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RE: Private Collectors....a defence
> I have, in talks and interviews on the subject, often brought the
> family up as the epitome of private fossil hunters.
Amen. Also, Sternberg specimens have gone to institutions not necessarily
in the habit of amassing fossil collections (small colleges, etc), but
were more or less public venues nevertheless.
> I think a modern Sternberg-like institution (either a "field crew for
> or a "we'll find the specimens, and let the museums vie for it") might
> very useful. In particular, the "field crew for hire" model would place
> greater value on the skill and experience of the individuals in
> rather than focus on the "commoditization" (real word or neologism?) of
> fossil material.
I could not agree more. This plays to the strengths of both involved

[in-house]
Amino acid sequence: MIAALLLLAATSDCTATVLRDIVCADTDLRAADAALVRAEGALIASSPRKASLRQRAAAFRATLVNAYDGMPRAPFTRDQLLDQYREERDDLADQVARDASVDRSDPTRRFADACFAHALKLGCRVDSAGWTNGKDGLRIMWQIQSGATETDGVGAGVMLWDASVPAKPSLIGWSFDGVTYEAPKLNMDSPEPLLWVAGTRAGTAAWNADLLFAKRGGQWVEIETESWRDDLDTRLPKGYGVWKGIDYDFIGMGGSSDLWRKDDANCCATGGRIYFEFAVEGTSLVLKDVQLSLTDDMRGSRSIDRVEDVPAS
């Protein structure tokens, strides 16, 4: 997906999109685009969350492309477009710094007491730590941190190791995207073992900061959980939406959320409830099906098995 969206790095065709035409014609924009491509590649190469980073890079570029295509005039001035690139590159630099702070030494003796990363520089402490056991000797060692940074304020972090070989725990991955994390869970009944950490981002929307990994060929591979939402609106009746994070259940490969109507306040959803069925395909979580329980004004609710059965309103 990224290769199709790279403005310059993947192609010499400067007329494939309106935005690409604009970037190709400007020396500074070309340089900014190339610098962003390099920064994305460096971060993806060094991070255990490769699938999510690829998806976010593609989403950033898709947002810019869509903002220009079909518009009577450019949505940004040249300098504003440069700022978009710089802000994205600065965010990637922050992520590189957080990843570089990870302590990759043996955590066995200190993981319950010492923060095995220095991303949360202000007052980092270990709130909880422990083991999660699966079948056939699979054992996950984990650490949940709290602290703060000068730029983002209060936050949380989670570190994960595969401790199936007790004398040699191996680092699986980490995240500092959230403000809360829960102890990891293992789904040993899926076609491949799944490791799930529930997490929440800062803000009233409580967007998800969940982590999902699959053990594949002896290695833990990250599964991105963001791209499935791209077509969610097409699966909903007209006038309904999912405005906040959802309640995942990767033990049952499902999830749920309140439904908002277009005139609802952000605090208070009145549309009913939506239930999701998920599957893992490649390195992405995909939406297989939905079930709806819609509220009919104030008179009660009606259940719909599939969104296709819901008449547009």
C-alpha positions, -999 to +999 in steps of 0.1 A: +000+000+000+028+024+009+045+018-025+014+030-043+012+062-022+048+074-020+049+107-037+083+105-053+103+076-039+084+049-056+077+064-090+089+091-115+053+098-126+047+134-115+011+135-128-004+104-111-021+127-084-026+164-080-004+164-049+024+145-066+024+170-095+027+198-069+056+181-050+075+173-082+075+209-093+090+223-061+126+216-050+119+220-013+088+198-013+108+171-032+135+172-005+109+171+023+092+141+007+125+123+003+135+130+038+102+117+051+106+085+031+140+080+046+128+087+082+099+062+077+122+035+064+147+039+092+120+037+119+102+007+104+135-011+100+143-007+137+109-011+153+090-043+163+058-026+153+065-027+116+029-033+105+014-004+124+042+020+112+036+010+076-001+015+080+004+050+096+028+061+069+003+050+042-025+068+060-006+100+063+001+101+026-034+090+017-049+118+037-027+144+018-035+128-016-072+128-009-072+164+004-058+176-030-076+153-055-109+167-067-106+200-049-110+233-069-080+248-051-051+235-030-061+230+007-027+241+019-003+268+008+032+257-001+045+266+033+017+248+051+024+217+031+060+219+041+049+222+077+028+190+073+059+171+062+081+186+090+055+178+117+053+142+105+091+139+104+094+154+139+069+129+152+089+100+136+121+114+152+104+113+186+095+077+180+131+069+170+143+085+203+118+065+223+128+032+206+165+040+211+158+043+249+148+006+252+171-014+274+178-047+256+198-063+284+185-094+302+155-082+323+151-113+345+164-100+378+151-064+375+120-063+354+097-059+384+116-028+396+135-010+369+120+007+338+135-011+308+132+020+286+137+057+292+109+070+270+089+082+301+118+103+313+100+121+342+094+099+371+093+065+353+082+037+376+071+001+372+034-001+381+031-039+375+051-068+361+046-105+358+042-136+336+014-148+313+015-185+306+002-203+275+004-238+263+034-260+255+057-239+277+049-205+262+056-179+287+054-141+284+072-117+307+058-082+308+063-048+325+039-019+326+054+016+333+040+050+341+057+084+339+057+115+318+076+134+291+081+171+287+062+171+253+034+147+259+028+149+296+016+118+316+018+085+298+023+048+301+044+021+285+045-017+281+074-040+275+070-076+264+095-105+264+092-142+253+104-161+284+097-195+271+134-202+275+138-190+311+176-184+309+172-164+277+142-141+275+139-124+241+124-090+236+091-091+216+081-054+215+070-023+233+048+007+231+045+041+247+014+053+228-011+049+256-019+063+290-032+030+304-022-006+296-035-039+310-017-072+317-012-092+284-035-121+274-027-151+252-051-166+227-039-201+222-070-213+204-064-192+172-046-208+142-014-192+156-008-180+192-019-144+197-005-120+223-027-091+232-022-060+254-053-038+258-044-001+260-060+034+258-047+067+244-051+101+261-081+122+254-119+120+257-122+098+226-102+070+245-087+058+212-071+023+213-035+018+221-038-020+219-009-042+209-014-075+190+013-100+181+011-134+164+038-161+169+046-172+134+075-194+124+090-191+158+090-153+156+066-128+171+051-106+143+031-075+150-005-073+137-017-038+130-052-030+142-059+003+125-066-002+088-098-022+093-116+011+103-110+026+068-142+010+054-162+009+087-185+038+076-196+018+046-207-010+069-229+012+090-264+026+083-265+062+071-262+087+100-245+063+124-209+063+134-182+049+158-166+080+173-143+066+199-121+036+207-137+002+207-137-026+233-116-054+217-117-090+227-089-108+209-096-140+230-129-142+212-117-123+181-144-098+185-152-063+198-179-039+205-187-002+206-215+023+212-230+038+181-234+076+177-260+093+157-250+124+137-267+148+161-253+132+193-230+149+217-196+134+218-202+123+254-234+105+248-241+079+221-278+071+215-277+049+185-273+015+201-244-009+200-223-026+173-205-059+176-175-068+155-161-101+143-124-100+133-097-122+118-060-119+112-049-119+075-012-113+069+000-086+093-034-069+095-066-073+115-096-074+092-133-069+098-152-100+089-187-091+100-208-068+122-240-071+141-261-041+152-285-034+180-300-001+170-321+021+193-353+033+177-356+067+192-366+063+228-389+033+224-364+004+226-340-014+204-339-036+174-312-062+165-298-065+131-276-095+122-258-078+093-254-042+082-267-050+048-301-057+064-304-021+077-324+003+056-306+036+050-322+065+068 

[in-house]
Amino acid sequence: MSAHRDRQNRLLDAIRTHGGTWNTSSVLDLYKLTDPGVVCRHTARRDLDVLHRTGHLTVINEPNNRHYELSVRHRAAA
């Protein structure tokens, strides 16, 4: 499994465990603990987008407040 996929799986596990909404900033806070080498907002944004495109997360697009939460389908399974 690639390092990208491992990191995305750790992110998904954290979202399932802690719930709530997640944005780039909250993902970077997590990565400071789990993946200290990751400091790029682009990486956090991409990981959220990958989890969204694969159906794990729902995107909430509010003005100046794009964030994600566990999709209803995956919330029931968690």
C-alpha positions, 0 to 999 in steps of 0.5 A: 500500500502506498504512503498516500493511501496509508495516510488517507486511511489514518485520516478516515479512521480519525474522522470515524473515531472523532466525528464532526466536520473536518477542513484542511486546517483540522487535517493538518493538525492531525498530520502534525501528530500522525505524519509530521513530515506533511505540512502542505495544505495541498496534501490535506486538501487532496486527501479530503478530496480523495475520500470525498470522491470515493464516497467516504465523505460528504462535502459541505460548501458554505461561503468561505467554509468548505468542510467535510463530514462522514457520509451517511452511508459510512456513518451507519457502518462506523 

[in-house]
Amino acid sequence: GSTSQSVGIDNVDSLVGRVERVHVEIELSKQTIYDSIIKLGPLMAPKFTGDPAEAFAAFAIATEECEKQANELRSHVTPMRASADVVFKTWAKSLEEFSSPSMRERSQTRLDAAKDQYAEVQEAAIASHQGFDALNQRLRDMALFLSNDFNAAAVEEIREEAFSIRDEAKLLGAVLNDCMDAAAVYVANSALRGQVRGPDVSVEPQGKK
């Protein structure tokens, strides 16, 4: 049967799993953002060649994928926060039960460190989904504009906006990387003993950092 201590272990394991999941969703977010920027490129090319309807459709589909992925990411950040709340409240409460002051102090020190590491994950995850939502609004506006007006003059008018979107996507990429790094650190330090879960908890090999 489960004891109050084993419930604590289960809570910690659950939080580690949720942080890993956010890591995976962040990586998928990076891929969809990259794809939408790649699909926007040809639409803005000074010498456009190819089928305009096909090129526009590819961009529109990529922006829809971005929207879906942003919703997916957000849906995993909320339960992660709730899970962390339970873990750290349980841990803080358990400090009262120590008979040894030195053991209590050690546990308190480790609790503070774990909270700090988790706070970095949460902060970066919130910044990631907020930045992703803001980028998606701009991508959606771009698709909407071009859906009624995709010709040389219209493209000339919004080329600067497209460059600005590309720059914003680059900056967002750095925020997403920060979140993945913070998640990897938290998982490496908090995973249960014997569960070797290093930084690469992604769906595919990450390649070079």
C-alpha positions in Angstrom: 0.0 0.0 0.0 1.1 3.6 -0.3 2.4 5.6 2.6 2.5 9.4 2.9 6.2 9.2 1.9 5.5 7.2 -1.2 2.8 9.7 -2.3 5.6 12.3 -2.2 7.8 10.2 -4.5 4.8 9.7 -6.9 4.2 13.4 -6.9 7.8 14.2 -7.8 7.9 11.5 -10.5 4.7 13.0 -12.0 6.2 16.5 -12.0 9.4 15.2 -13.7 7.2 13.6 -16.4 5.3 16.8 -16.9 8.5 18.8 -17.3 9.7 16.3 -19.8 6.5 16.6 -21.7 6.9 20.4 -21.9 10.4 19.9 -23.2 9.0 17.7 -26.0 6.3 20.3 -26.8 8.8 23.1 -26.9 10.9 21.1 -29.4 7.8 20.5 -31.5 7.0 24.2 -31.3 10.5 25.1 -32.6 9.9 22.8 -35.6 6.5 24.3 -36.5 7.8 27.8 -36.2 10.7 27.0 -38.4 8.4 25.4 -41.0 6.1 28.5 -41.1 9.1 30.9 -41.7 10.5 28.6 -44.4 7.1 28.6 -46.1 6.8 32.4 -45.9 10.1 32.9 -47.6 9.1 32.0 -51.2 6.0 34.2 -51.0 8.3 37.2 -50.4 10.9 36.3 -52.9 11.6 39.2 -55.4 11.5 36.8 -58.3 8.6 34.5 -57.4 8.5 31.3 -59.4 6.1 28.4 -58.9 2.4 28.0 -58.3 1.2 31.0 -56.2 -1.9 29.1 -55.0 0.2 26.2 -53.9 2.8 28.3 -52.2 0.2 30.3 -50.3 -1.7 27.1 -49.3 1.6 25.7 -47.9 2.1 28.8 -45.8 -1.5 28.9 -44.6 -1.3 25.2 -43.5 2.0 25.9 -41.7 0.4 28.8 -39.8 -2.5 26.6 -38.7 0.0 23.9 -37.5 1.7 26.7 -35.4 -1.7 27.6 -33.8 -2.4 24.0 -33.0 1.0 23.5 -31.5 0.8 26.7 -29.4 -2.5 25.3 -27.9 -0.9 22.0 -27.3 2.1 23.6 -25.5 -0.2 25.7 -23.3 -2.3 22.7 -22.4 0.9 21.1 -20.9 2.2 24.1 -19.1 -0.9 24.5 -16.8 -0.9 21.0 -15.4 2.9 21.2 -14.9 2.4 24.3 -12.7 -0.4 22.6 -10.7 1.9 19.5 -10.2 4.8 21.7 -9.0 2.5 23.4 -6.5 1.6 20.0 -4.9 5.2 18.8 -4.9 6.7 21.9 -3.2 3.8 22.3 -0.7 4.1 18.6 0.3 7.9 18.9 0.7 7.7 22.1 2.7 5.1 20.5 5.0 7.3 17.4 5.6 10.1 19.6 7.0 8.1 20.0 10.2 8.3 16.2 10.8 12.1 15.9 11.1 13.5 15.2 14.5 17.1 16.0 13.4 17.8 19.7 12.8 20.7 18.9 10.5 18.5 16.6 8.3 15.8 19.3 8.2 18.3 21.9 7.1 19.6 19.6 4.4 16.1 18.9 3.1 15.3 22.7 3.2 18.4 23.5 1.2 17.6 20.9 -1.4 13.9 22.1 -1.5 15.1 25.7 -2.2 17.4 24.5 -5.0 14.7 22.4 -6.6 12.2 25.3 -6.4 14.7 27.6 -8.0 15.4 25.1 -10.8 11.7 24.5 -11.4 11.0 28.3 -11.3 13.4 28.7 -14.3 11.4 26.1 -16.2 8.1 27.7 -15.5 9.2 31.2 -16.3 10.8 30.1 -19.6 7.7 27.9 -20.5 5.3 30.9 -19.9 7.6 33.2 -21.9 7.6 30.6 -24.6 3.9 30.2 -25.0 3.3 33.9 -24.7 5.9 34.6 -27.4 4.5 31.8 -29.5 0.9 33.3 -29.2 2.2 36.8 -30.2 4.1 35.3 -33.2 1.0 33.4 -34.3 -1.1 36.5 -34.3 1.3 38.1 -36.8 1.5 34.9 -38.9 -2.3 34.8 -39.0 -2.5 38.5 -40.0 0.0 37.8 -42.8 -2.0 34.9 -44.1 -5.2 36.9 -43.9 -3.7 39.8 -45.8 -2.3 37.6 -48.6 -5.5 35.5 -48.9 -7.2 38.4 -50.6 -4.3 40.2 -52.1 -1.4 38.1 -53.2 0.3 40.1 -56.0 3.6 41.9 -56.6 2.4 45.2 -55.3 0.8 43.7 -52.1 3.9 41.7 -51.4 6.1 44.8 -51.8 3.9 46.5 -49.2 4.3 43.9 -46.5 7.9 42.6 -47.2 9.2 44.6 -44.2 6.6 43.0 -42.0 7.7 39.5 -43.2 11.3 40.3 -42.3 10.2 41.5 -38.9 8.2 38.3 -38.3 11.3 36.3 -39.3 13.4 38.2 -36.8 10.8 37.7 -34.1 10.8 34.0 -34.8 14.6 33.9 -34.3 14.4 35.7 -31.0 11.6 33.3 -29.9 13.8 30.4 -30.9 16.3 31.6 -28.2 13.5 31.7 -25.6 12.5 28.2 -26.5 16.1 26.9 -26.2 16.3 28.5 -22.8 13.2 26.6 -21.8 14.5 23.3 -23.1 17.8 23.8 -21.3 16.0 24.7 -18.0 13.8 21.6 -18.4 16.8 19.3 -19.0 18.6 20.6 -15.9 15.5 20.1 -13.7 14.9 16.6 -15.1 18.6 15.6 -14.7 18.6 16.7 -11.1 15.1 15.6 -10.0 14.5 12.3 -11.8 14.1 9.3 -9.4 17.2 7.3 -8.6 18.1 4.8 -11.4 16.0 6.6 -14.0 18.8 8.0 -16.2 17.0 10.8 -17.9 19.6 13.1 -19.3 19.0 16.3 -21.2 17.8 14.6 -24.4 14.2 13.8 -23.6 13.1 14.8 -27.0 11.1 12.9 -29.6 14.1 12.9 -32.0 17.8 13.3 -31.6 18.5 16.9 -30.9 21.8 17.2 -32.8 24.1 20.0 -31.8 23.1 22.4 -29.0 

parties and would prove eventually to save money and support private
concerns. Such a setup would also prove a deterrent to shoddy or illegal
collecting, since rigor would be rewarded.
An aside on the use of monolithic terms "academicians" and "commercial
collectors" and the like. Each of these groups covers a huge swath of all
stripes in a gamut from "good" to "bad". If using an encompassing term,
any detractor may cite cases in which the "other side" has failed to
promote good collecting, curation or access. Egregious cases should be
pointed out and castigated, for either "side", but as specific problems,
not as generalities necessarily. Likewise, models of fieldwork,
collection, access etc. should be hailed as such. Viva Sternberg!
Sen~or Holtz has not coined a neologism in "commoditization", but not yet
either a paleo-logism. It shows up in postmodernist historical/social
sciences literature, alongside or in contradistinction to
"commodification" and other funky constructions. I much prefer Tom's
word, since the other sounds suspiciously like "turning into a toilet."
Jeffrey Alan Bartlett
North Carolina State University
North Carolina State Museum